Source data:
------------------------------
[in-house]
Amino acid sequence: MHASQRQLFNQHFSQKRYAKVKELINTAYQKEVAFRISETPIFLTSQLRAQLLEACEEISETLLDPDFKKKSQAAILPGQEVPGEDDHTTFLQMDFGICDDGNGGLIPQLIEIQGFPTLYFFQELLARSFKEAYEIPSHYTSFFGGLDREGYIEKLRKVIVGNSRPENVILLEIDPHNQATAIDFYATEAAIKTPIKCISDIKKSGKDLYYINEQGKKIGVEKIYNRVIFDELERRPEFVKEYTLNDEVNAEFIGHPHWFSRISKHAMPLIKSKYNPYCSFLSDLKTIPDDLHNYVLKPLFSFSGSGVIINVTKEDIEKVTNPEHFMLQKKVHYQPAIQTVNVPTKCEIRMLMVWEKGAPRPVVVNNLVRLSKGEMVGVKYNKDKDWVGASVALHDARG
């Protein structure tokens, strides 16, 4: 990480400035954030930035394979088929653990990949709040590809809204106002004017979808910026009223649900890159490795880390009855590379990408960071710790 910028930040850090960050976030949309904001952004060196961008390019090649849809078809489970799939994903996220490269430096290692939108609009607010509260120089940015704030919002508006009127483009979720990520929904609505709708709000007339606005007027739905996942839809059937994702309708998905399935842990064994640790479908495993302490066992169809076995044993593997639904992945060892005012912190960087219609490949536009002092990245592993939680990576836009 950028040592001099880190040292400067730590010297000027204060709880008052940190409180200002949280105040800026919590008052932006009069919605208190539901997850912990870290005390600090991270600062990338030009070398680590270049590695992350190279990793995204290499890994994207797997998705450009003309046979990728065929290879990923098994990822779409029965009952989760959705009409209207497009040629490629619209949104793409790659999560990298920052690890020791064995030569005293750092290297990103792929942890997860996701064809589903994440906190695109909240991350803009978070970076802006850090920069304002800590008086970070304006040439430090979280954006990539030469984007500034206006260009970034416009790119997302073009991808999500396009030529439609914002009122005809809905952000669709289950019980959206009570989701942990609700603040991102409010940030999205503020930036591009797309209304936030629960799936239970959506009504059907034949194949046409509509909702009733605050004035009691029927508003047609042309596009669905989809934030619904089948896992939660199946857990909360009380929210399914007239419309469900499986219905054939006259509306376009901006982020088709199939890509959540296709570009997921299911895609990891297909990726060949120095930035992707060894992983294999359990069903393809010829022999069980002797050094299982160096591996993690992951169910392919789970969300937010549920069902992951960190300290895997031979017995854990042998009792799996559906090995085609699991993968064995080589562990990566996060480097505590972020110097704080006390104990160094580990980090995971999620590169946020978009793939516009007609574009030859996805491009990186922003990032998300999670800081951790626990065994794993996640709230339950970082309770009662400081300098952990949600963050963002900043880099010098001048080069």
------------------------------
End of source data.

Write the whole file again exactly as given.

[in-house]
Amino acid sequence: MHASQRQLFNQHFSQKRYAKVKELINTAYQKEVAFRISETPIFLTSQLRAQLLEACEEISETLLDPDFKKKSQAAILPGQEVPGEDDHTTFLQMDFGICDDGNGGLIPQLIEIQGFPTLYFFQELLARSFKEAYEIPSHYTSFFGGLDREGYIEKLRKVIVGNSRPENVILLEIDPHNQATAIDFYATEAAIKTPIKCISDIKKSGKDLYYINEQGKKIGVEKIYNRVIFDELERRPEFVKEYTLNDEVNAEFIGHPHWFSRISKHAMPLIKSKYNPYCSFLSDLKTIPDDLHNYVLKPLFSFSGSGVIINVTKEDIEKVTNPEHFMLQKKVHYQPAIQTVNVPTKCEIRMLMVWEKGAPRPVVVNNLVRLSKGEMVGVKYNKDKDWVGASVALHDARG
């Protein structure tokens, strides 16, 4: 990480400035954030930035394979088929653990990949709040590809809204106002004017979808910026009223649900890159490795880390009855590379990408960071710790 910028930040850090960050976030949309904001952004060196961008390019090649849809078809489970799939994903996220490269430096290692939108609009607010509260120089940015704030919002508006009127483009979720990520929904609505709708709000007339606005007027739905996942839809059937994702309708998905399935842990064994640790479908495993302490066992169809076995044993593997639904992945060892005012912190960087219609490949536009002092990245592993939680990576836009 950028040592001099880190040292400067730590010297000027204060709880008052940190409180200002949280105040800026919590008052932006009069919605208190539901997850912990870290005390600090991270600062990338030009070398680590270049590695992350190279990793995204290499890994994207797997998705450009003309046979990728065929290879990923098994990822779409029965009952989760959705009409209207497009040629490629619209949104793409790659999560990298920052690890020791064995030569005293750092290297990103792929942890997860996701064809589903994440906190695109909240991350803009978070970076802006850090920069304002800590008086970070304006040439430090979280954006990539030469984007500034206006260009970034416009790119997302073009991808999500396009030529439609914002009122005809809905952000669709289950019980959206009570989701942990609700603040991102409010940030999205503020930036591009797309209304936030629960799936239970959506009504059907034949194949046409509509909702009733605050004035009691029927508003047609042309596009669905989809934030619904089948896992939660199946857990909360009380929210399914007239419309469900499986219905054939006259509306376009901006982020088709199939890509959540296709570009997921299911895609990891297909990726060949120095930035992707060894992983294999359990069903393809010829022999069980002797050094299982160096591996993690992951169910392919789970969300937010549920069902992951960190300290895997031979017995854990042998009792799996559906090995085609699991993968064995080589562990990566996060480097505590972020110097704080006390104990160094580990980090995971999620590169946020978009793939516009007609574009030859996805491009990186922003990032998300999670800081951790626990065994794993996640709230339950970082309770009662400081300098952990949600963050963002900043880099010098001048080069």